Sen. Marco Rubio, as well as several Florida state representatives, are trying to clear the road for a popular smartphone app called Uber to operate in Miami-Dade. The app, which allows people to hire a town car and driver through a few taps of their phone, has been meeting fierce resistance from the county’s taxi companies.
Despite opposition from Republicans and a public that remains skeptical, the Affordable Care Act is still the law and the deadline to sign up for insurance without paying a penalty is just days away. The law has already altered the health care industry, established many consumer benefits and has sweeping ramifications for state officials, employers, hospitals and doctors.
Here's a primer on how the law might affect you.
I am uninsured. Under the law, do I have to buy it and what happens if I don’t?
We have heard your complaints. And they are hilarious -- especially this one from a little girl from Toronto who had thoughts on spiders... and the city's mayor:
Over the weekend we installed a popup complaints booth at the Wolfsonian FIU to coincide with the Power of Design Festival (co-presented by WLRN) centered on the theme of complaints. The concept was simple: Step inside our sound-resistant kiosk, speak into the microphone and gripe.
During Miami Music Week, some earnest, intellect-stimulating events sneak their way through EDM's unruly buzz. Maybe it'll just be you and another bespectacled, mustachioed friend. Maybe you'll run into one of us.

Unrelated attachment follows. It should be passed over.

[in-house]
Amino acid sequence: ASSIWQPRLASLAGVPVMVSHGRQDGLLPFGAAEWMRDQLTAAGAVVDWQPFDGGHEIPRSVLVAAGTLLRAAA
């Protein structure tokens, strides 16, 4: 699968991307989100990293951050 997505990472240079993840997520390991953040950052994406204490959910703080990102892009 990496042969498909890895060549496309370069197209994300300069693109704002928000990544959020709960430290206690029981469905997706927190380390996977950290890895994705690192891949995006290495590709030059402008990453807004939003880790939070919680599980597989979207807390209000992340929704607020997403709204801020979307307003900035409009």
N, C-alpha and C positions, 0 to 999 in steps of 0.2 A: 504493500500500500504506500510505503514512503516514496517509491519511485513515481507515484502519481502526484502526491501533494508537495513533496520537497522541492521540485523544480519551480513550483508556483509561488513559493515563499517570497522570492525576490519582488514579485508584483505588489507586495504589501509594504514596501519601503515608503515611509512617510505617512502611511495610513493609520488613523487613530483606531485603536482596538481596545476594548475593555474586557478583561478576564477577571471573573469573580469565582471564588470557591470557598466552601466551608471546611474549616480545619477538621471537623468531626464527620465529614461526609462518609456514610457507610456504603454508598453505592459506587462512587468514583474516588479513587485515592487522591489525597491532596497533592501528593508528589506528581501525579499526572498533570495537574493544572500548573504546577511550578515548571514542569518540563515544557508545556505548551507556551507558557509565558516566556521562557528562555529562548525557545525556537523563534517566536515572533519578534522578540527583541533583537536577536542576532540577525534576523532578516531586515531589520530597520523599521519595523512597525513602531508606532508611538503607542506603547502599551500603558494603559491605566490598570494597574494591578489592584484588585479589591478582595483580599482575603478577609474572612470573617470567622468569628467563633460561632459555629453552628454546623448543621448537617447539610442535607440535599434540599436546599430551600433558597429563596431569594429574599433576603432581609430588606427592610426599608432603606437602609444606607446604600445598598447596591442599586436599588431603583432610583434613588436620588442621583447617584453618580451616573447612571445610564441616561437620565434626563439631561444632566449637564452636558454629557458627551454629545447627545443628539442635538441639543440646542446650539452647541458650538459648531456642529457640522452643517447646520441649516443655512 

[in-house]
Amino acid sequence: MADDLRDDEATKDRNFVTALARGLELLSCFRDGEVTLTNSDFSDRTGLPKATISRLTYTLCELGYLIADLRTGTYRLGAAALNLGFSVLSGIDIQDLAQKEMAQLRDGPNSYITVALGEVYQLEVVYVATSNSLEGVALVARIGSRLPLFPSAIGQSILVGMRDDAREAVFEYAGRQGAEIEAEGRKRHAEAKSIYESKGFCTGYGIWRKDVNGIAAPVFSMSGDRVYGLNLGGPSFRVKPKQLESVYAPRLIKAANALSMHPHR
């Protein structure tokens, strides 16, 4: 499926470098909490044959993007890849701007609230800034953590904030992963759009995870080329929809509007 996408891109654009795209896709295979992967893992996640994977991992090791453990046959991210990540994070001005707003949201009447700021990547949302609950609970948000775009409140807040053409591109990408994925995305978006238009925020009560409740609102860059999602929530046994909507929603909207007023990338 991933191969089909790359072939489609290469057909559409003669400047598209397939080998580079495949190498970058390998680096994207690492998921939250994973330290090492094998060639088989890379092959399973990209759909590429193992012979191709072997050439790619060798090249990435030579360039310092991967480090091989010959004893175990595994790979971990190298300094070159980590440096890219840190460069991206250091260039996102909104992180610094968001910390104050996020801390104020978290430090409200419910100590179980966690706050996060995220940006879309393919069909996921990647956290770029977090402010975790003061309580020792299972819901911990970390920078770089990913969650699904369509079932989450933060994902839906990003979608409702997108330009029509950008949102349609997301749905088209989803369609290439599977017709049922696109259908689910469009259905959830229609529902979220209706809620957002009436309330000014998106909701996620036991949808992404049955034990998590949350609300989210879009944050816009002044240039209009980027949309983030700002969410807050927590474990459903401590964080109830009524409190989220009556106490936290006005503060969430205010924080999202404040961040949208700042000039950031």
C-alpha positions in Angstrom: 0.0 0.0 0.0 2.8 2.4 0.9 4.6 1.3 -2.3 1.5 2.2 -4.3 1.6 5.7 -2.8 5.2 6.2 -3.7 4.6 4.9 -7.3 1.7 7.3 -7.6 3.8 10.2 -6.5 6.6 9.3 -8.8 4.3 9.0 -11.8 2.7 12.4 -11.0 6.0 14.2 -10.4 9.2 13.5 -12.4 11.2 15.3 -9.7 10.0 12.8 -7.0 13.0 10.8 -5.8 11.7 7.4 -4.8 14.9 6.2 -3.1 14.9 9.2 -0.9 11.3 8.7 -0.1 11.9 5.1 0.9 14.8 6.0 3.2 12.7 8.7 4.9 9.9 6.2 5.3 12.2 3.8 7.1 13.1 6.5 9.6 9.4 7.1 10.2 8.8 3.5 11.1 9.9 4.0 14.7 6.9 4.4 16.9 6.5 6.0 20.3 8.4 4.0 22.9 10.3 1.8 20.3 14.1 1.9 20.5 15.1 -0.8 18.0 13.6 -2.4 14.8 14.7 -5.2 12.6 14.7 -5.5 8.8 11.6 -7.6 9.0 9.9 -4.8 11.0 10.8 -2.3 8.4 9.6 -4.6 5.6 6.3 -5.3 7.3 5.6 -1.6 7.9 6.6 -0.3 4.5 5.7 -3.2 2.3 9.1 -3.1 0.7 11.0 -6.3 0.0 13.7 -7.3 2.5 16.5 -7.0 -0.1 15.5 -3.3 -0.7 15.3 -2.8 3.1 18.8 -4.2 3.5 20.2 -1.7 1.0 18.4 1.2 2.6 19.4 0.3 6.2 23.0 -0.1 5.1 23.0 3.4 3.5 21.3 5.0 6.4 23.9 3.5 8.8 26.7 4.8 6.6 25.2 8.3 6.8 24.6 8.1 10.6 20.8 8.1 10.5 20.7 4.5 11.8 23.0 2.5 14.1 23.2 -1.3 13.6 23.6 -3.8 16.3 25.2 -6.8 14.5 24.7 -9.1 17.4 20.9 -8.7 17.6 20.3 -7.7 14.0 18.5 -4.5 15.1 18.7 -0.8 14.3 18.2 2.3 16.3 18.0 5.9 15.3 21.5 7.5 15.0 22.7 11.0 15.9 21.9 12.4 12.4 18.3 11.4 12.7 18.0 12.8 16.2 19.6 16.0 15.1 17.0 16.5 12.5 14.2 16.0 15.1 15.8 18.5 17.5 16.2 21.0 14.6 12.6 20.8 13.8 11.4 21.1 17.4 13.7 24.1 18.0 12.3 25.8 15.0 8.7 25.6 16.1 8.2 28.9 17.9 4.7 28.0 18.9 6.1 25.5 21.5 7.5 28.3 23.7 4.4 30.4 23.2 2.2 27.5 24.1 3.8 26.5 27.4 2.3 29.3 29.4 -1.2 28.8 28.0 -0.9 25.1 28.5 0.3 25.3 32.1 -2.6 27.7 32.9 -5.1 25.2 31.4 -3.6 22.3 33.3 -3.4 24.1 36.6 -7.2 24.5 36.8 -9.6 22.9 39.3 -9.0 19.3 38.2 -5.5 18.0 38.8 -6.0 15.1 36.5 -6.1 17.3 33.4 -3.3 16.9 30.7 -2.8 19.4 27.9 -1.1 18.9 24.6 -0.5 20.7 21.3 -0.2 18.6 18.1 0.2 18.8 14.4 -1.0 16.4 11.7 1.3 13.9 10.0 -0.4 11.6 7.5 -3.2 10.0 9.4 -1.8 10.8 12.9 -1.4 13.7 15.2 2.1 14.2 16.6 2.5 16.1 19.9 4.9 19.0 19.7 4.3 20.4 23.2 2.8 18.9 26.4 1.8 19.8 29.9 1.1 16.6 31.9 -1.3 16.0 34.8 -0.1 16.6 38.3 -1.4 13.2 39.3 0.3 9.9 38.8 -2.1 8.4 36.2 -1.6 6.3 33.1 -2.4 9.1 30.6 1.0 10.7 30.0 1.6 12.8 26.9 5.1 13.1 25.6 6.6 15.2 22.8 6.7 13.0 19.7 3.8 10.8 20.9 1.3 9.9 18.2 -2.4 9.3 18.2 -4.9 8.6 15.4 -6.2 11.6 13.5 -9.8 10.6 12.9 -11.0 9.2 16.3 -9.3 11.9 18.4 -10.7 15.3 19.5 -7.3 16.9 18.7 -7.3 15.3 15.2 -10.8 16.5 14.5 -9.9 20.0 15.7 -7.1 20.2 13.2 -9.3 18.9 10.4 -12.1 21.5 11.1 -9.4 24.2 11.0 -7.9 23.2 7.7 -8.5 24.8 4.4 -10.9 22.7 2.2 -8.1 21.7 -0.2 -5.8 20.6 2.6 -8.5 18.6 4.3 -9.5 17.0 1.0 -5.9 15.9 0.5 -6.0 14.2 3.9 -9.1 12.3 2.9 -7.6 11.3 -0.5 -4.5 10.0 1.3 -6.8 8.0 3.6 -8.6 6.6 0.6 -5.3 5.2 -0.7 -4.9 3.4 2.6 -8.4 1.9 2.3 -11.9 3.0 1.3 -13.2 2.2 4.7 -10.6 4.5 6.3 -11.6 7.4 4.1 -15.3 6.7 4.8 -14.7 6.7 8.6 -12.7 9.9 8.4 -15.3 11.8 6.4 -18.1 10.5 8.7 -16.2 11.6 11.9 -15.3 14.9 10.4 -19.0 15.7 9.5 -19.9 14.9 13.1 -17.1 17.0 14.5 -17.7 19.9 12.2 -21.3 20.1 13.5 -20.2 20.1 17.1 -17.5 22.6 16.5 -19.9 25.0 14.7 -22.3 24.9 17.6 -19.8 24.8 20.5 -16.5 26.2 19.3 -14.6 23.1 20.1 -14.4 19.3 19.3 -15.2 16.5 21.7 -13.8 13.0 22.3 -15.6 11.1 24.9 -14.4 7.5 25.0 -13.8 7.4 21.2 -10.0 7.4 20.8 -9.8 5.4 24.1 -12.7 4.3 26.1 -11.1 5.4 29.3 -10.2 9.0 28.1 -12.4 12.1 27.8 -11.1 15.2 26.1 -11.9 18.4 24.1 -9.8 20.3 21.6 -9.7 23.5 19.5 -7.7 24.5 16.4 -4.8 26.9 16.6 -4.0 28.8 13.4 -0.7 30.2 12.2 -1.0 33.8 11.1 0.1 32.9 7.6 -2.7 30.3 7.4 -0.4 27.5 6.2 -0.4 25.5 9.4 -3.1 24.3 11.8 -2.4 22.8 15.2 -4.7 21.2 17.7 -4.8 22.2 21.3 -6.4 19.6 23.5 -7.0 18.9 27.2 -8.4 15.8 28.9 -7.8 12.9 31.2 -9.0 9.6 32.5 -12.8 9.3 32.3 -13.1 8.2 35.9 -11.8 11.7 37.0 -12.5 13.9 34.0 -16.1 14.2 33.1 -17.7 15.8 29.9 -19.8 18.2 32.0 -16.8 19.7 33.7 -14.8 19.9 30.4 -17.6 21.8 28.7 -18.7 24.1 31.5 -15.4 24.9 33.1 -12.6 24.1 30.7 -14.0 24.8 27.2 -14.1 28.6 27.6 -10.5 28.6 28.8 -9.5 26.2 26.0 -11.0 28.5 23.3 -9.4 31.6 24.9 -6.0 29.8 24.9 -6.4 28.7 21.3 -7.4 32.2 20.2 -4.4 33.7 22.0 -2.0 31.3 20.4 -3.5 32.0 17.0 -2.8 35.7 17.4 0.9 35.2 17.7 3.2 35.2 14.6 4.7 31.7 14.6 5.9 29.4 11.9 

Out of 51 large metro areas examined byThe Atlantic Cities, Miami ranks 46th most segregated by poverty. In other words, the city made the study's "least segregated" list.
The Atlantic Cities looked at 2010 Census data to determine if the poor were concentrated in pockets or sprinkled around a city. The study mentioned Miami's abundance of service-industry jobs as a possible explanation for the level of segregation of the poor.
It’s official: David Beckham’s Major League Soccer group has announced it wants to build its stadium on the southwest corner of PortMiami. But there are concerns the road to complete the stadium in that location might be a bit congested.
With a view of the Miami skyline, the current conception of the stadium has about 24,000 seats. Which, for some downtown residents and port officials, equals cars -- a lot more cars.
But David Beckham’s real-estate advisor John Alschuler hoped to quell some of those concerns at a press conference Monday.
Severiana Novas-Francois and two of her daughters. Under Florida law, Novas-Francois has to wait until her children have lived here for five years to qualify for the subsidized health insurance known as Florida Kidcare.
If we were to create a fictional story based this week's top five stories, it might go something like this:
Traffic engineers use funds from parking meters to build the Orlando-Miami rail line. The colorful yellow meters do not actually pay the city for parking and were supposed to fund Florida’s desalination facilities. One outraged citizen got a hold of public-radio host Ira Glass, who is now producing a radio story for “This Floridian Life.”
Alas, none of those are stories. Here are the non-fiction versions:
Changes to the Florida Department of Children and Families are on the way. Lawmakers are considering legislation after a Miami Herald investigation chronicled the deaths of hundreds of children under the state's watch.
This weekend, the WLRN-Miami Herald News team was proud to receive the title for best overall in large-market radio, among several other first-place awards at the Florida Associated Press Broadcasters banquet. Our team is grateful for your support, which allows us to produce the great work we bring you during our daily newscasts and special programming.